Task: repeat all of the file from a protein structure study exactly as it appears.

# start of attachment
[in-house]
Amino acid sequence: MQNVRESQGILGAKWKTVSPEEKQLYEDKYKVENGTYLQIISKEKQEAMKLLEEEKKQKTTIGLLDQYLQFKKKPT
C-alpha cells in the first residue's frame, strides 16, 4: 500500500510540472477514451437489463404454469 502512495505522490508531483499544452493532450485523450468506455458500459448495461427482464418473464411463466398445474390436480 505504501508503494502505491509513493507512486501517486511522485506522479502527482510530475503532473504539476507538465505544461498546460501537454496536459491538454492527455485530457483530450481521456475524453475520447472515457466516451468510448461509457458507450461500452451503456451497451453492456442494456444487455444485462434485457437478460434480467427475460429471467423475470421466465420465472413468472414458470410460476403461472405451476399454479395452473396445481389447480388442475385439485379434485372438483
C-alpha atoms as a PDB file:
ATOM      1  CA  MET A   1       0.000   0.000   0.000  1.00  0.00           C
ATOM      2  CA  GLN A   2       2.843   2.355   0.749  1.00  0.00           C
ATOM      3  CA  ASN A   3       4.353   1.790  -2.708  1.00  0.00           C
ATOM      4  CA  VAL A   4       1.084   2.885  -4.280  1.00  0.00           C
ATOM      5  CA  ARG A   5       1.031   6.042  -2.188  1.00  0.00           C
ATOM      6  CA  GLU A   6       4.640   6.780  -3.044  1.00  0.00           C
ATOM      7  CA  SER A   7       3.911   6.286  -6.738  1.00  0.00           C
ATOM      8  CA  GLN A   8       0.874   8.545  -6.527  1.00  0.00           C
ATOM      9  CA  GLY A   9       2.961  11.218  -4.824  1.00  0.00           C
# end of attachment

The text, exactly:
[in-house]
Amino acid sequence: MQNVRESQGILGAKWKTVSPEEKQLYEDKYKVENGTYLQIISKEKQEAMKLLEEEKKQKTTIGLLDQYLQFKKKPT
C-alpha cells in the first residue's frame, strides 16, 4: 500500500510540472477514451437489463404454469 502512495505522490508531483499544452493532450485523450468506455458500459448495461427482464418473464411463466398445474390436480 505504501508503494502505491509513493507512486501517486511522485506522479502527482510530475503532473504539476507538465505544461498546460501537454496536459491538454492527455485530457483530450481521456475524453475520447472515457466516451468510448461509457458507450461500452451503456451497451453492456442494456444487455444485462434485457437478460434480467427475460429471467423475470421466465420465472413468472414458470410460476403461472405451476399454479395452473396445481389447480388442475385439485379434485372438483
C-alpha atoms as a PDB file:
ATOM      1  CA  MET A   1       0.000   0.000   0.000  1.00  0.00           C
ATOM      2  CA  GLN A   2       2.843   2.355   0.749  1.00  0.00           C
ATOM      3  CA  ASN A   3       4.353   1.790  -2.708  1.00  0.00           C
ATOM      4  CA  VAL A   4       1.084   2.885  -4.280  1.00  0.00           C
ATOM      5  CA  ARG A   5       1.031   6.042  -2.188  1.00  0.00           C
ATOM      6  CA  GLU A   6       4.640   6.780  -3.044  1.00  0.00           C
ATOM      7  CA  SER A   7       3.911   6.286  -6.738  1.00  0.00           C
ATOM      8  CA  GLN A   8       0.874   8.545  -6.527  1.00  0.00           C
ATOM      9  CA  GLY A   9       2.961  11.218  -4.824  1.00  0.00           C